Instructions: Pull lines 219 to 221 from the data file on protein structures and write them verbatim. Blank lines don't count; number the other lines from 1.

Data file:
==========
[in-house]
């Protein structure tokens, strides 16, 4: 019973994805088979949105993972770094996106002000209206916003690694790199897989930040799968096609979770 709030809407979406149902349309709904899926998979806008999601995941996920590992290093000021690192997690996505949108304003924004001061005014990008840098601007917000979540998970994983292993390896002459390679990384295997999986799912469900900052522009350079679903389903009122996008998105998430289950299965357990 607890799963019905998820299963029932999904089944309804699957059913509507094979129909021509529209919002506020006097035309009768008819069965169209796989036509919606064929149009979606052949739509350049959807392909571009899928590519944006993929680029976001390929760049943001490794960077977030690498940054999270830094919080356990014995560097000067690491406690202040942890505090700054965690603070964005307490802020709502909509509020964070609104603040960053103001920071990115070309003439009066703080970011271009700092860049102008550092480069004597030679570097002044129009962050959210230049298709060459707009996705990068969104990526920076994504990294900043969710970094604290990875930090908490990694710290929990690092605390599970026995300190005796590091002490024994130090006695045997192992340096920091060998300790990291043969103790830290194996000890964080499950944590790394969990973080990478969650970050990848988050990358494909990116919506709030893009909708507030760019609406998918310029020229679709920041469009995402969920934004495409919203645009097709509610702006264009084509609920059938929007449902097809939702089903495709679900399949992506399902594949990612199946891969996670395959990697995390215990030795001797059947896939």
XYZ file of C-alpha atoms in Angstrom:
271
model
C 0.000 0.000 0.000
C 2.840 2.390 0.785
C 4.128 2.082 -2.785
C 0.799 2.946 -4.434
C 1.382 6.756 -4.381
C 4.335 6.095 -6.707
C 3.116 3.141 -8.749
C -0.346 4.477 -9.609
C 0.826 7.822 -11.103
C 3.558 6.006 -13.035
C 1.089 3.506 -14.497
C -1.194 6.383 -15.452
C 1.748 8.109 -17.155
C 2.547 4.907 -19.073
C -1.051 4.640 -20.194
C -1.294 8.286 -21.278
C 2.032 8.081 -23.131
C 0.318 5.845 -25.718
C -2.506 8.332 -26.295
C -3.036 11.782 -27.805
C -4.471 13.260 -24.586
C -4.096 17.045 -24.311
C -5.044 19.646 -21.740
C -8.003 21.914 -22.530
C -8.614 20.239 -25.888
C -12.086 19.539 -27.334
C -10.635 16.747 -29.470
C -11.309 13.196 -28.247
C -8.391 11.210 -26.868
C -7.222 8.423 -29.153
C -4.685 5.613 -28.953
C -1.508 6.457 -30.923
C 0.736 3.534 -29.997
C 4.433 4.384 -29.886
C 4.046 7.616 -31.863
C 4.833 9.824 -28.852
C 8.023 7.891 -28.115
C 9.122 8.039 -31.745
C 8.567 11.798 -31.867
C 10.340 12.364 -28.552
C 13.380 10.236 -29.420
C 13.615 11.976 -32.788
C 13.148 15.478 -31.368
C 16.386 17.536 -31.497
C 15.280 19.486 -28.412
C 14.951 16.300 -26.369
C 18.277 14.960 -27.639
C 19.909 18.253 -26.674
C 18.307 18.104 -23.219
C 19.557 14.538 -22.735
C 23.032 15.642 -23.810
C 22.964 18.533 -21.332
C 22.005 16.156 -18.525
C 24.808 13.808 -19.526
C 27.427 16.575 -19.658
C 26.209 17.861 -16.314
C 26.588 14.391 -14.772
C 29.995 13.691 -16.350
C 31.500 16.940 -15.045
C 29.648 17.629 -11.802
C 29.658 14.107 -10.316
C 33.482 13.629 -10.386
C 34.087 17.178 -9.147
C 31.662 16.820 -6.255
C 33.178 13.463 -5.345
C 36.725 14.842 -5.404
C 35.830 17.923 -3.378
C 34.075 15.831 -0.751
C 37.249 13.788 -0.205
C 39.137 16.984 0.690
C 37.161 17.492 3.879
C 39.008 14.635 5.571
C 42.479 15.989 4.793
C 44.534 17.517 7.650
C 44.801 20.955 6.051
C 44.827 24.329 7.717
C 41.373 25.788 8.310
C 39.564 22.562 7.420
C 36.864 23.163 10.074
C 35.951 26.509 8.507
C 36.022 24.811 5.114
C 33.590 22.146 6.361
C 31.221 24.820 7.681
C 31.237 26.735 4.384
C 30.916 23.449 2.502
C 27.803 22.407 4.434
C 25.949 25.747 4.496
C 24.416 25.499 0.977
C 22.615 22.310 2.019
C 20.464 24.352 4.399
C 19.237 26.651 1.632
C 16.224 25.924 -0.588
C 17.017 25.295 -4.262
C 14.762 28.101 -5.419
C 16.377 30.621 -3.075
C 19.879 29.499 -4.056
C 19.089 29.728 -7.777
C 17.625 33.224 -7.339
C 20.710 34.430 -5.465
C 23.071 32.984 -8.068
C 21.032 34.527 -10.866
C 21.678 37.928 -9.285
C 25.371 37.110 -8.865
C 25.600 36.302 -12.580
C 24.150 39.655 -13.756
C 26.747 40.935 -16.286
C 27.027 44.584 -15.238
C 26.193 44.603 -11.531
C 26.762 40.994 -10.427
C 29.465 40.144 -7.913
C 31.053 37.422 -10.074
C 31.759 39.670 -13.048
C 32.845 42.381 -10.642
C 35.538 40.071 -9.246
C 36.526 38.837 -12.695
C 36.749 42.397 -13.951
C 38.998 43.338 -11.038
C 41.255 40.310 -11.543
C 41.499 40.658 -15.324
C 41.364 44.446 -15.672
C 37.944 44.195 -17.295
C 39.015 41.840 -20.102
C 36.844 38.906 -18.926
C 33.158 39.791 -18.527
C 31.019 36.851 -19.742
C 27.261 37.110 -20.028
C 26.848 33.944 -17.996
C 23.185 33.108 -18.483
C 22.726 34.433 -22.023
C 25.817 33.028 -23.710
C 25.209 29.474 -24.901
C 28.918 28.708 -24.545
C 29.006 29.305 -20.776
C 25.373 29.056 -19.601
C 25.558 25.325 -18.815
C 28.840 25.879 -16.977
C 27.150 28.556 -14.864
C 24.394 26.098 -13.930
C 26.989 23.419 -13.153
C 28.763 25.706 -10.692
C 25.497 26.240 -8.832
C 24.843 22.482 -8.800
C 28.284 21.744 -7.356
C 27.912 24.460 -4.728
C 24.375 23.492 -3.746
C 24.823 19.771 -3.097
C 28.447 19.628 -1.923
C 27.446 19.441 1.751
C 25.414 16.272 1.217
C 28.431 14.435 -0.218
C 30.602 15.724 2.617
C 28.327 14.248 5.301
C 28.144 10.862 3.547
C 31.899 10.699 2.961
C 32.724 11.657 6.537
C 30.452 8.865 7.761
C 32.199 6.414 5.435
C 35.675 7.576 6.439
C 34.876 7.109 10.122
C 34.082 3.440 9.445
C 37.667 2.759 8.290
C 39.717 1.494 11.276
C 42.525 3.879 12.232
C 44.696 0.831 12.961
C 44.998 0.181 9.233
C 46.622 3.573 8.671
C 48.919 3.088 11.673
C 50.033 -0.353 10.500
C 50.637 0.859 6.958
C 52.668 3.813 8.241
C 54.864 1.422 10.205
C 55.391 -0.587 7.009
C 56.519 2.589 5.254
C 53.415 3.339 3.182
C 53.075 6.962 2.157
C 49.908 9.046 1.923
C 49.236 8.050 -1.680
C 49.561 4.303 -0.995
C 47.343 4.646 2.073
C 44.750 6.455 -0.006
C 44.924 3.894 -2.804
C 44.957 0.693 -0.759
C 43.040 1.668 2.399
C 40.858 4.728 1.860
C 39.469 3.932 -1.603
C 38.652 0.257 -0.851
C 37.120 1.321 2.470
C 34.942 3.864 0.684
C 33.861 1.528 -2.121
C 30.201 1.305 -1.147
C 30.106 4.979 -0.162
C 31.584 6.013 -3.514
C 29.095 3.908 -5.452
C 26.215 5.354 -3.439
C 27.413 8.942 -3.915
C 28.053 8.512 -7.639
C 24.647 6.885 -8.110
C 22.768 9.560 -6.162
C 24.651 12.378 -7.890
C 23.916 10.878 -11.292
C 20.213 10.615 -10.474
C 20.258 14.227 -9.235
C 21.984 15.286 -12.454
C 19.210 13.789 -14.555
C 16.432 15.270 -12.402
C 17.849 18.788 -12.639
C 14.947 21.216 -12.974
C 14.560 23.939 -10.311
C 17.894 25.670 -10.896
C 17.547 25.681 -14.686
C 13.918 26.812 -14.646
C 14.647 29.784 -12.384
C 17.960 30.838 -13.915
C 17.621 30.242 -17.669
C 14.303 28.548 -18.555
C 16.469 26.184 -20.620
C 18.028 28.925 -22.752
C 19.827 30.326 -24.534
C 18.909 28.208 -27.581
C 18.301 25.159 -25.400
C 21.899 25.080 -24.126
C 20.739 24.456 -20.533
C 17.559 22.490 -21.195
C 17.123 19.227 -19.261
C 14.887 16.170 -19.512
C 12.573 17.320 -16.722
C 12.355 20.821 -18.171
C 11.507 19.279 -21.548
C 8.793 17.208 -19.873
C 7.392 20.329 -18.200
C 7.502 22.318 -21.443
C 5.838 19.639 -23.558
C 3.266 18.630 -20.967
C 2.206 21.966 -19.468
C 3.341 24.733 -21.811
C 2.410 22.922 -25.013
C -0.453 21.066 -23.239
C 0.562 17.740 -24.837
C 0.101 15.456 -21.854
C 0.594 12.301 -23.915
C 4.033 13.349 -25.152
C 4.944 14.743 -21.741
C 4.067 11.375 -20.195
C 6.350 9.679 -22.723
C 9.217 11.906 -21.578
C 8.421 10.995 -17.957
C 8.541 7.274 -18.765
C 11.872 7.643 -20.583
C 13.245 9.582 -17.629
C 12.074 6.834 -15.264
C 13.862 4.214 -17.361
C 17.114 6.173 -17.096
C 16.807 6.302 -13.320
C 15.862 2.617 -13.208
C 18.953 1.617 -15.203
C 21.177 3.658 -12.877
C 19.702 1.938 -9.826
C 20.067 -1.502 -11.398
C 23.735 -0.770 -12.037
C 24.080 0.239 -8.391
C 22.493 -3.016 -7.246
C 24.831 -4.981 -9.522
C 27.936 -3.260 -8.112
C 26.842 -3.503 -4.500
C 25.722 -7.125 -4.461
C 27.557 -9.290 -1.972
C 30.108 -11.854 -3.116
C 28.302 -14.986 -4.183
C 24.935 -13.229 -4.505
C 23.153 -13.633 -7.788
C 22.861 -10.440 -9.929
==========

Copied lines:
C 17.621 30.242 -17.669
C 14.303 28.548 -18.555
C 16.469 26.184 -20.620